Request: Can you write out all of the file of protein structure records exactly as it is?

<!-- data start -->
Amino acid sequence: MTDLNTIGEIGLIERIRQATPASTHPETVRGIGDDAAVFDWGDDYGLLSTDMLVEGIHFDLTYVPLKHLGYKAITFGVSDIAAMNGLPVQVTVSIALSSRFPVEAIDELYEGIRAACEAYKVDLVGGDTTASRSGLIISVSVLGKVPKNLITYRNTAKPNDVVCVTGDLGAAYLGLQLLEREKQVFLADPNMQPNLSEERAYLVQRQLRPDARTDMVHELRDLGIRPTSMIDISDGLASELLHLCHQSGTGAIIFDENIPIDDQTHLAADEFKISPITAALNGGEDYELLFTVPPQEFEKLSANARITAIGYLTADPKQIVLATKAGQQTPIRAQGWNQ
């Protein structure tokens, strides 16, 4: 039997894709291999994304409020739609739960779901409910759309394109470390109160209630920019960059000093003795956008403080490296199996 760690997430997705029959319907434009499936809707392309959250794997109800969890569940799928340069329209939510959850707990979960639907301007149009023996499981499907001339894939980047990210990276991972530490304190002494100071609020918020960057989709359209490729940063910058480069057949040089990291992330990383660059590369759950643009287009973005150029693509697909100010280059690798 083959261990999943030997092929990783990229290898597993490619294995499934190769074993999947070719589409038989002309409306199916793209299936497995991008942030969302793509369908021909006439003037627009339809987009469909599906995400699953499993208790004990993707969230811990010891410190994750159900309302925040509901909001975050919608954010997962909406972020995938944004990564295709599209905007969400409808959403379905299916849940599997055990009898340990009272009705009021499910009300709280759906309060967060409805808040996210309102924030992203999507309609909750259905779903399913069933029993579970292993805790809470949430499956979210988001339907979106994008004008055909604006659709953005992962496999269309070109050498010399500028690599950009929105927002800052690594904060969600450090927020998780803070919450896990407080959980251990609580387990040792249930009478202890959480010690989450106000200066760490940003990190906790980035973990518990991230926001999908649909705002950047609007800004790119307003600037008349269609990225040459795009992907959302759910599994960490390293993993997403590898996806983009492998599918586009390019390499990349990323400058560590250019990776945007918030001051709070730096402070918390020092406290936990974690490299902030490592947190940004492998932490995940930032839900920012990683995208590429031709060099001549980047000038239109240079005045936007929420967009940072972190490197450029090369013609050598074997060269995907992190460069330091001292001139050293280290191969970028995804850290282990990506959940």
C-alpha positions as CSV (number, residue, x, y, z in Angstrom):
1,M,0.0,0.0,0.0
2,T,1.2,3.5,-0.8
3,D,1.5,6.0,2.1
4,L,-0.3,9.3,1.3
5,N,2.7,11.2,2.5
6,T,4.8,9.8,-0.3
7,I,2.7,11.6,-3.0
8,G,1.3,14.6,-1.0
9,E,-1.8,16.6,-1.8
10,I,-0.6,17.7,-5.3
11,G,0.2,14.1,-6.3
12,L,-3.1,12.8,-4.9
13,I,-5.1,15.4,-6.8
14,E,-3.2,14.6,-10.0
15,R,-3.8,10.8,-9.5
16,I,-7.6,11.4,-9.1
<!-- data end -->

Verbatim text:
Amino acid sequence: MTDLNTIGEIGLIERIRQATPASTHPETVRGIGDDAAVFDWGDDYGLLSTDMLVEGIHFDLTYVPLKHLGYKAITFGVSDIAAMNGLPVQVTVSIALSSRFPVEAIDELYEGIRAACEAYKVDLVGGDTTASRSGLIISVSVLGKVPKNLITYRNTAKPNDVVCVTGDLGAAYLGLQLLEREKQVFLADPNMQPNLSEERAYLVQRQLRPDARTDMVHELRDLGIRPTSMIDISDGLASELLHLCHQSGTGAIIFDENIPIDDQTHLAADEFKISPITAALNGGEDYELLFTVPPQEFEKLSANARITAIGYLTADPKQIVLATKAGQQTPIRAQGWNQ
């Protein structure tokens, strides 16, 4: 039997894709291999994304409020739609739960779901409910759309394109470390109160209630920019960059000093003795956008403080490296199996 760690997430997705029959319907434009499936809707392309959250794997109800969890569940799928340069329209939510959850707990979960639907301007149009023996499981499907001339894939980047990210990276991972530490304190002494100071609020918020960057989709359209490729940063910058480069057949040089990291992330990383660059590369759950643009287009973005150029693509697909100010280059690798 083959261990999943030997092929990783990229290898597993490619294995499934190769074993999947070719589409038989002309409306199916793209299936497995991008942030969302793509369908021909006439003037627009339809987009469909599906995400699953499993208790004990993707969230811990010891410190994750159900309302925040509901909001975050919608954010997962909406972020995938944004990564295709599209905007969400409808959403379905299916849940599997055990009898340990009272009705009021499910009300709280759906309060967060409805808040996210309102924030992203999507309609909750259905779903399913069933029993579970292993805790809470949430499956979210988001339907979106994008004008055909604006659709953005992962496999269309070109050498010399500028690599950009929105927002800052690594904060969600450090927020998780803070919450896990407080959980251990609580387990040792249930009478202890959480010690989450106000200066760490940003990190906790980035973990518990991230926001999908649909705002950047609007800004790119307003600037008349269609990225040459795009992907959302759910599994960490390293993993997403590898996806983009492998599918586009390019390499990349990323400058560590250019990776945007918030001051709070730096402070918390020092406290936990974690490299902030490592947190940004492998932490995940930032839900920012990683995208590429031709060099001549980047000038239109240079005045936007929420967009940072972190490197450029090369013609050598074997060269995907992190460069330091001292001139050293280290191969970028995804850290282990990506959940």
C-alpha positions as CSV (number, residue, x, y, z in Angstrom):
1,M,0.0,0.0,0.0
2,T,1.2,3.5,-0.8
3,D,1.5,6.0,2.1
4,L,-0.3,9.3,1.3
5,N,2.7,11.2,2.5
6,T,4.8,9.8,-0.3
7,I,2.7,11.6,-3.0
8,G,1.3,14.6,-1.0
9,E,-1.8,16.6,-1.8
10,I,-0.6,17.7,-5.3
11,G,0.2,14.1,-6.3
12,L,-3.1,12.8,-4.9
13,I,-5.1,15.4,-6.8
14,E,-3.2,14.6,-10.0
15,R,-3.8,10.8,-9.5
16,I,-7.6,11.4,-9.1